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Injury - kidney and ureter
Alternative namesKidney damage; Toxic injury of the kidney; Kidney injury; Traumatic injury of the kidney; Fractured kidney; Inflammatory injury of the kidney; Bruised kidney; Ureteral injury
DefinitionThis injury is sustained to the upper urinary tract (kidneys and/or ureters).
Causes, incidence, and risk factors
The kidneys are located in the flank (back of the upper abdomen at either side of the spinal column). They are deep within the abdomen from the front and are protected in the back by the spine, lower rib cage, and the strong muscles of the back.
This location protects them from many external forces, and they are well padded for a reason -- kidneys are highly vascular organs, which means that they have a large blood supply which could cause severe bleeding, if disrupted.
The extent of bleeding depends on the location and the degree of injury. Kidneys may also bleed profusely if they are damaged centrally (on the inside), and this is a life-threatening injury. Fortunately, most kidney injuries caused by blunt trauma occur periperally, only causing bruising of the kidney (usually a self-limiting process).
People with undiagnosed kidney conditions, such as anigomyolipoma (benign tumor), ureteropelvic junction obstruction (congential or acquired UPJ Obstruction), and other disorders, are more susceptible to kidney injuries and more likely to have serious complications if they occur.
Other causes of kidney injury and bleeding are medical procedures. Kidney biopsies, nephrostomy tube placements, or other surgeries can cause an abnormal connection between an artery and vein (arteriovenous fistula). This is usually a self-limiting problem, but close observation is usually needed.
Injury to the kidney can also cause violation of the urinary tract, causing leakage of the urine from the kidney.
Each kidney filters about 1700 liters of blood per day and concentrates fluid and waste products into about 1 liter of urine per day. Because of this, the kidneys receive more exposure to toxic substances in the body than almost any other organ. Therefore, they are highly susceptible to injury from toxic substances.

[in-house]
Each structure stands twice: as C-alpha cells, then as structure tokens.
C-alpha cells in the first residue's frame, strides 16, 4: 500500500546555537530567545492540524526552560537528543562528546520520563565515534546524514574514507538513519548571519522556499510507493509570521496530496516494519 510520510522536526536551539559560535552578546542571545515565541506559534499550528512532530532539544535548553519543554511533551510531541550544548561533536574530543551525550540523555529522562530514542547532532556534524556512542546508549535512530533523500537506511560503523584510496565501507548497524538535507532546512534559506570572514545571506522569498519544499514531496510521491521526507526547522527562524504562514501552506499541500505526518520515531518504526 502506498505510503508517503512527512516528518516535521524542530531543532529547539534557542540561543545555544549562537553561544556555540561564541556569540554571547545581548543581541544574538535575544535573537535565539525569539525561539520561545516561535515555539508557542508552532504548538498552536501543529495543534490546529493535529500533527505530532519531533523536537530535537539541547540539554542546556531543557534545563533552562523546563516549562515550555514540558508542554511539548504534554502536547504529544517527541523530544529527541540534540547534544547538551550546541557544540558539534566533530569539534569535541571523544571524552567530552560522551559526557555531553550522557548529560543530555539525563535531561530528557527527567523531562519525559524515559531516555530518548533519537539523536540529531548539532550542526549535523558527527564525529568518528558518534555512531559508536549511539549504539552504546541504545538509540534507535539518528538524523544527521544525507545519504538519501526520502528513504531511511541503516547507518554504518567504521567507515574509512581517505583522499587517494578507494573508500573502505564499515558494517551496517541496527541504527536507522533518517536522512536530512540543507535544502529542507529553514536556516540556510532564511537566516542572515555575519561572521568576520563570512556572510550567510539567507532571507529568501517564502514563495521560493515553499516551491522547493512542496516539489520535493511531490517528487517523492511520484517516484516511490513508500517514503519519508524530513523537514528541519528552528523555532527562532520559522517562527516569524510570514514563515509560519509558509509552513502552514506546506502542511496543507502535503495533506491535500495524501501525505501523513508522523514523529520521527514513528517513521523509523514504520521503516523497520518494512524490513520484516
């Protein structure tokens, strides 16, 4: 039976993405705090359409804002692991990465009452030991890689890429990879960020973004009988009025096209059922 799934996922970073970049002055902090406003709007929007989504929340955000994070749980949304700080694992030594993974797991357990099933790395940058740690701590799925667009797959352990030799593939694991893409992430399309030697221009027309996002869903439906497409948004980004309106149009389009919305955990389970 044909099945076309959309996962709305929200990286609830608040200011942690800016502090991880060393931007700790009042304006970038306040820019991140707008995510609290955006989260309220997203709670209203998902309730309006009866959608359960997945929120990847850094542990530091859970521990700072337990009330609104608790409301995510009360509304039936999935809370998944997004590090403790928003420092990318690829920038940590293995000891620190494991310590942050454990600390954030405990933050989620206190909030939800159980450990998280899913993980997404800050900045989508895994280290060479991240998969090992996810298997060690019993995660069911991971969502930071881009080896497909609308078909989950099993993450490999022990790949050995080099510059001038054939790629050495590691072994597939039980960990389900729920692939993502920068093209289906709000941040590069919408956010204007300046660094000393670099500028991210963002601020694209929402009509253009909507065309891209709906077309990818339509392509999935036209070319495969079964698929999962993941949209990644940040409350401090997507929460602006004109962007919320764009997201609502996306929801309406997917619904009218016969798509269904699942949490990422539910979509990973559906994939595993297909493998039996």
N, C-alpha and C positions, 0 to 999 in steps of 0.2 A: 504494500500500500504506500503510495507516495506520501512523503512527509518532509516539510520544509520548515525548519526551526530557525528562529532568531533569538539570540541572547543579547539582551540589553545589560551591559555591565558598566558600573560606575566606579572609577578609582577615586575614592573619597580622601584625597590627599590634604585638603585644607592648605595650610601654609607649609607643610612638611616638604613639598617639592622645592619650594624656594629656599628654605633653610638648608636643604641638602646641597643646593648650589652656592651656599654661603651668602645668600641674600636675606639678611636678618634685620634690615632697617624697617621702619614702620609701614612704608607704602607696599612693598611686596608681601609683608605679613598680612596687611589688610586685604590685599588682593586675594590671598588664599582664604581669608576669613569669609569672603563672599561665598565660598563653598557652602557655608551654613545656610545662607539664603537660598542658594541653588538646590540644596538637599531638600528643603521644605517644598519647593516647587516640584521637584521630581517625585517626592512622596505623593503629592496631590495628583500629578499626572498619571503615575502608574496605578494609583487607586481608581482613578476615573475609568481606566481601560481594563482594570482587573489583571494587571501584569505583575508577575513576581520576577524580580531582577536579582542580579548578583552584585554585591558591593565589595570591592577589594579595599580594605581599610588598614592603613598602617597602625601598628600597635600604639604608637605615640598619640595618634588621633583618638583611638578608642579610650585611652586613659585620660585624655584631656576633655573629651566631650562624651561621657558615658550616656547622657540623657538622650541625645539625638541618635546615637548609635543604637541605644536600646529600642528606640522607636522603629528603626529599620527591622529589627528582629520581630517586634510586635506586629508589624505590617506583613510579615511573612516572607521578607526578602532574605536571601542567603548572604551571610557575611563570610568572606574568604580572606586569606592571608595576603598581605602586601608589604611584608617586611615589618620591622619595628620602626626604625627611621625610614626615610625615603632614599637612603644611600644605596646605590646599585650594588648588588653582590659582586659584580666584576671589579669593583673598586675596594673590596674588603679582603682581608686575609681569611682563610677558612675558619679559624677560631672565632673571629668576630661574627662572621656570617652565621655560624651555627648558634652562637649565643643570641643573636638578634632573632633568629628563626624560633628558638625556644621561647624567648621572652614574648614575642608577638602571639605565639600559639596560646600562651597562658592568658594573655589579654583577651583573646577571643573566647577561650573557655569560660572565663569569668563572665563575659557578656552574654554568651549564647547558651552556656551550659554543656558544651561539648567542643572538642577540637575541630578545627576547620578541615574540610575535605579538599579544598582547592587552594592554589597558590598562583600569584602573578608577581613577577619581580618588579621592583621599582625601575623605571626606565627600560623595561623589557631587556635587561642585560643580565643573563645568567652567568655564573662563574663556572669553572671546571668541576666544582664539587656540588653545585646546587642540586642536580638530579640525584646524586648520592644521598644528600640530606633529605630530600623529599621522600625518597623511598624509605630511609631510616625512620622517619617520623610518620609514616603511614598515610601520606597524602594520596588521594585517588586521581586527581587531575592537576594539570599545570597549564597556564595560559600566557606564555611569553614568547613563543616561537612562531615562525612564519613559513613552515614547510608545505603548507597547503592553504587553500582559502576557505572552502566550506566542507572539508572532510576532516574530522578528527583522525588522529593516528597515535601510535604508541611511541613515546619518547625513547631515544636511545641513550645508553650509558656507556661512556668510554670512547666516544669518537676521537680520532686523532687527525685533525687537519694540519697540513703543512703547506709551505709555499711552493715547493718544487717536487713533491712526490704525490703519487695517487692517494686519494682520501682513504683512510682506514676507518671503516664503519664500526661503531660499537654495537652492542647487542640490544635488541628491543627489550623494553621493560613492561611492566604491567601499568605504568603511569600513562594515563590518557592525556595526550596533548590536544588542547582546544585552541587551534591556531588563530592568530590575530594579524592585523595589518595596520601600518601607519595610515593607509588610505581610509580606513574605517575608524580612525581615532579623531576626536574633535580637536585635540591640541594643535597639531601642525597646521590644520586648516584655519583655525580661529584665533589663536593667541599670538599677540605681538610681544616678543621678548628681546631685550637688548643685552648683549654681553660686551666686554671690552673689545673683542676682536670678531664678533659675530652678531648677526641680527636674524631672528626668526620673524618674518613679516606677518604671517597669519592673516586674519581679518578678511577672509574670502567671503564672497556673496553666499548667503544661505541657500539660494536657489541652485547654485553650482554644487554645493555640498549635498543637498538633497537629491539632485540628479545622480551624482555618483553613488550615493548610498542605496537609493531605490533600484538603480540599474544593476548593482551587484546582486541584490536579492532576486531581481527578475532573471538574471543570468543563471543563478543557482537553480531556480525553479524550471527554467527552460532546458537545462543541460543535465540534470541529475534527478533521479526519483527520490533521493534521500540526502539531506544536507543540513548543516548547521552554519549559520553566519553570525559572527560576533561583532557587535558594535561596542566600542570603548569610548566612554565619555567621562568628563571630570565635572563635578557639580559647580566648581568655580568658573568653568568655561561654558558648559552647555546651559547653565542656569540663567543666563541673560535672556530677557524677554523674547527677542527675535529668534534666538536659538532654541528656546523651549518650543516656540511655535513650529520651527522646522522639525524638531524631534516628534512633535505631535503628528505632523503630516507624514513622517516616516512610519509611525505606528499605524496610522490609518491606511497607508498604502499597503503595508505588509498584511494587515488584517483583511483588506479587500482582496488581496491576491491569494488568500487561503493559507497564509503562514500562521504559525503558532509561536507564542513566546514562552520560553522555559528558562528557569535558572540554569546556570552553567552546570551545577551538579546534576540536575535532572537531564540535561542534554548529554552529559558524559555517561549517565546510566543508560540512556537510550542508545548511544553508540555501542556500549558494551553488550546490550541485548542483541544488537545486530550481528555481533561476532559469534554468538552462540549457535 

Analgesic nephropathy is one of the most common types of toxic damage to the kidney. Exposure to lead, cleaning products, solvents, fuels, or other nephrotoxic chemicals (those which can be toxic to the kidney) can damage kidneys.
Excessive buildup of body waste products, such as uric acid (that can occur with gout or with treatment of bone marrow, lymph node, or other disorders) can also damage the kidneys.
Ureteral injuries (injuries to the tubes which carry urine from the kidneys to the bladder) can also be caused by trauma (blunt or penetrating), medical procedures, and other disease processes in the retroperitoneum. The traumatic injuries should be explored, if the patient is undergoing laporatomy for other indicated intra-abdominal injury (and the index of suspicion is high).
Medical therapies (such as OB/GYN surgeries, prior radiation/chemotherapy, and previous abdominopelvic surgeries) are risk factors for ureteral injuries. In other cases, extraperitoneal disease processes (such as retroperitoneal fibrosis (RPF), retroperitoneal sarcomas, or metatstatic lymph node positive cancers) can interfere with normal ureteric processes and cause obstruction/hydroureteronephrosis (swelling of ureter and kidney from urinary backflow).
Acute or emergency symptoms:
Signs and tests
A history of physical injury, exposure to potentially toxic substances, or recent infections or illness may indicate the source of injury to the kidney. If there is loss of blood, examination by touch ( palpation ) may reveal extreme tenderness over the kidney.
There may be signs of hemorrhage and shock , including rapid heart rate and falling blood pressure . Toxic injury or injury from inflammation may cause acute or chronic renal failure .
Treatment goals include treatment of emergency symptoms and prevention or treatment of complications. Most cases of external trauma result in mild bruises that heal spontaneously.
Analgesics may be needed for pain relief. Hospitalization and close observation may be required because of the risk of internal loss of blood from a traumatically injured kidney.
For example, if an isolated ureteral injury is discoved a week later, a clinician may divert the urine with the nephrostomy tube, let the inflammation settle down, and elect to operate at a later date for the definitive treatment.
The kidney may return to normal function, or it may experience acute or chronic failure. If only one kidney is affected, there may be no symptoms from the failed kidney, because the second (healthy) kidney functions normally and is adequate for normal health.
The outcome varies depending on the cause and extent of injury. The damage may be mild and reversible, it may be immediately life-threatening, or it may be prolonged and result in complications.
Calling your health care provider
Call your health care provider if symptoms indicate injury to the kidney or ureter, especially if there is a history of physical injury, exposure to potentially toxic substances, illness, or infection.
External damage may be prevented by using general safety precautions -- using appropriate safety equipment during work and play, wearing seat belts, and driving safely.
Use cleaning products, solvents, and fuels as directed in a well-ventilated area because the fumes may also be toxic. Be aware of potential sources of lead poisoning , such as old paints, vapors from working with lead-coated metals, alcohol distilled in recycled car radiators, and similar sources.
Update Date: 5/25/2002Young Kang, M.D., Department of Urology, Columbia University College of Physicians and Surgeons, New York, NY. Review provided by VeriMed Healthcare Network.
Last updated: Tue, 06 Jan 2009 00:20:03 GMT